3694272248_99c60d0bd3Propitiate is almost done.  They need a few more hours of knitting, Wednesday is the goal.  The real question is how much does having them finished matter?  Is it ok to release a pattern that just shows one finished sock, or do you prefer to see both of the socks finished in the pictures included in a pattern?  They have been finished by a whole slew of test knitters, so I am confident that the pattern works.  It’s just a matter of finding the time to finish my own pair and then getting them on The Boy’s feet for a photo shot while the sun still shines.

The Pedigreed pattern has been revamped and is back out with testers.  It should hopefully be out some time in August.  Thanks for being patient while they got reworked, and for the continued interest in them.  I’ll let you know how they’re coming along.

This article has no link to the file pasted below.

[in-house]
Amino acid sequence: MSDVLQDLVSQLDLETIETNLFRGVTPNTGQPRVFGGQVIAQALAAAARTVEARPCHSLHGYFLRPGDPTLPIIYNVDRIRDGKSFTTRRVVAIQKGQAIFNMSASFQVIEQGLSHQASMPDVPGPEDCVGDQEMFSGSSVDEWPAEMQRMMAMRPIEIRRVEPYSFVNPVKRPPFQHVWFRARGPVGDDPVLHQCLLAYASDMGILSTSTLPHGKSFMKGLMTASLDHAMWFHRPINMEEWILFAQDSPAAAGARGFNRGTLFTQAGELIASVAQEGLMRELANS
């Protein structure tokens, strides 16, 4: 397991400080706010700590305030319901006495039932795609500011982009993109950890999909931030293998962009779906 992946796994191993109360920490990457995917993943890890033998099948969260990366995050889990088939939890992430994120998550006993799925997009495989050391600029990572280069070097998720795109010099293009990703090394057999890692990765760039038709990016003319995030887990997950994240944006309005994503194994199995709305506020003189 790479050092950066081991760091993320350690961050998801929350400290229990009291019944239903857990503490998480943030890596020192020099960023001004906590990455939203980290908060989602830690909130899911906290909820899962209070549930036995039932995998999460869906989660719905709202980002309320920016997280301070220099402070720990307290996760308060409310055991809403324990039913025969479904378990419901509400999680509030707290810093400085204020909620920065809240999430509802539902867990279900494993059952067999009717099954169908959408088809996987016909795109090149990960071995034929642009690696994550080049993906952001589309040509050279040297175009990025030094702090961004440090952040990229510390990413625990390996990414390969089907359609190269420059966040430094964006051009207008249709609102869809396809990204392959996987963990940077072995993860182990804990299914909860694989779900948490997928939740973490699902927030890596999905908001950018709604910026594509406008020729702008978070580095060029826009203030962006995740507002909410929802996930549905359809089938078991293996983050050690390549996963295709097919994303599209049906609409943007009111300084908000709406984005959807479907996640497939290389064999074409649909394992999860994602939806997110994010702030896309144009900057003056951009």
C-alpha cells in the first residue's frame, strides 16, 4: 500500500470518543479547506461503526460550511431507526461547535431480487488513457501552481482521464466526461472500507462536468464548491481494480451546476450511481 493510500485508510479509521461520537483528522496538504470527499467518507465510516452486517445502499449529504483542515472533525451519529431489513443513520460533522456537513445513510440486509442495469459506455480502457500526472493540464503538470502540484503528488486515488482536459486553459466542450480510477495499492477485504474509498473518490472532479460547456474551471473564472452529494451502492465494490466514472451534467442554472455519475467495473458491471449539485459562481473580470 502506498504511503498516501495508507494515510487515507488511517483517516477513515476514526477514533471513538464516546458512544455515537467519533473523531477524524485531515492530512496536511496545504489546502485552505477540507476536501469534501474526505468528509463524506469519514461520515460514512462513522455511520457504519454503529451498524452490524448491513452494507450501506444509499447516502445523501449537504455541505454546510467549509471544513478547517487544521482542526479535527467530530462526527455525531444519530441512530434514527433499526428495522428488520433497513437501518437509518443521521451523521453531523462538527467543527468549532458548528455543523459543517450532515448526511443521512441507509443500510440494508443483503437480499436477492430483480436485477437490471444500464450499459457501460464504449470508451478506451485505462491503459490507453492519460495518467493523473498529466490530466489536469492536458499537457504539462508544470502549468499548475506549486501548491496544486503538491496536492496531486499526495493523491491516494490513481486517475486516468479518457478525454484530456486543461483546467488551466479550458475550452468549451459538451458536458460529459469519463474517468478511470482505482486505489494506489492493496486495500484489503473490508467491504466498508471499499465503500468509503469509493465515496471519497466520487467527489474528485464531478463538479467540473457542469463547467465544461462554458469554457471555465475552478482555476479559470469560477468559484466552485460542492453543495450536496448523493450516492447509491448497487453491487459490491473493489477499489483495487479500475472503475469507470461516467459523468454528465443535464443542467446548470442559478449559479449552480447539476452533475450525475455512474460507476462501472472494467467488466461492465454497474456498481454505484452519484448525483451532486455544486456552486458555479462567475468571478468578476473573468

baaaI went to the Great Lakes Fiber Show this weekend and displayed astonishing self restraint and admirable fiscal responsibility. I bought a mere six skeins of yarn. Quite noble. I must have been too distracted by the squee-worthy critters to engage in commerce.  Sheep are both cuter and smellier than I had realized.  Especially that smelly part.

In actual knitting news, the first of the Embonpoint socks is complete, and the second will be started shortly. The pattern will be posted here, likely some time in June. I spent some time this morning taking pictures for my Knitty submission. It is doubtless a long shot, but worth a try. If it’s not accepted, it too will be making an appearance here. Finally, Pedigreed is taking a brief hiatus while other projects with more pressing deadlines are finished. It should hopefully resurface toward the end of the summer.

Just How Much do You Like it?

pedigreed_leftSo, the Pedigreed socks are a bit of a challenge.  They will be mirror images of each other and feature four different cable patterns and a wrap around rib.  They’re fun to knit, but they are not an entirely simple undertaking.  I actually rather like my socks to be challenging, but I’ve learned something.  The socks that are tricky to knit are also, not surprisingly, tricky to write up.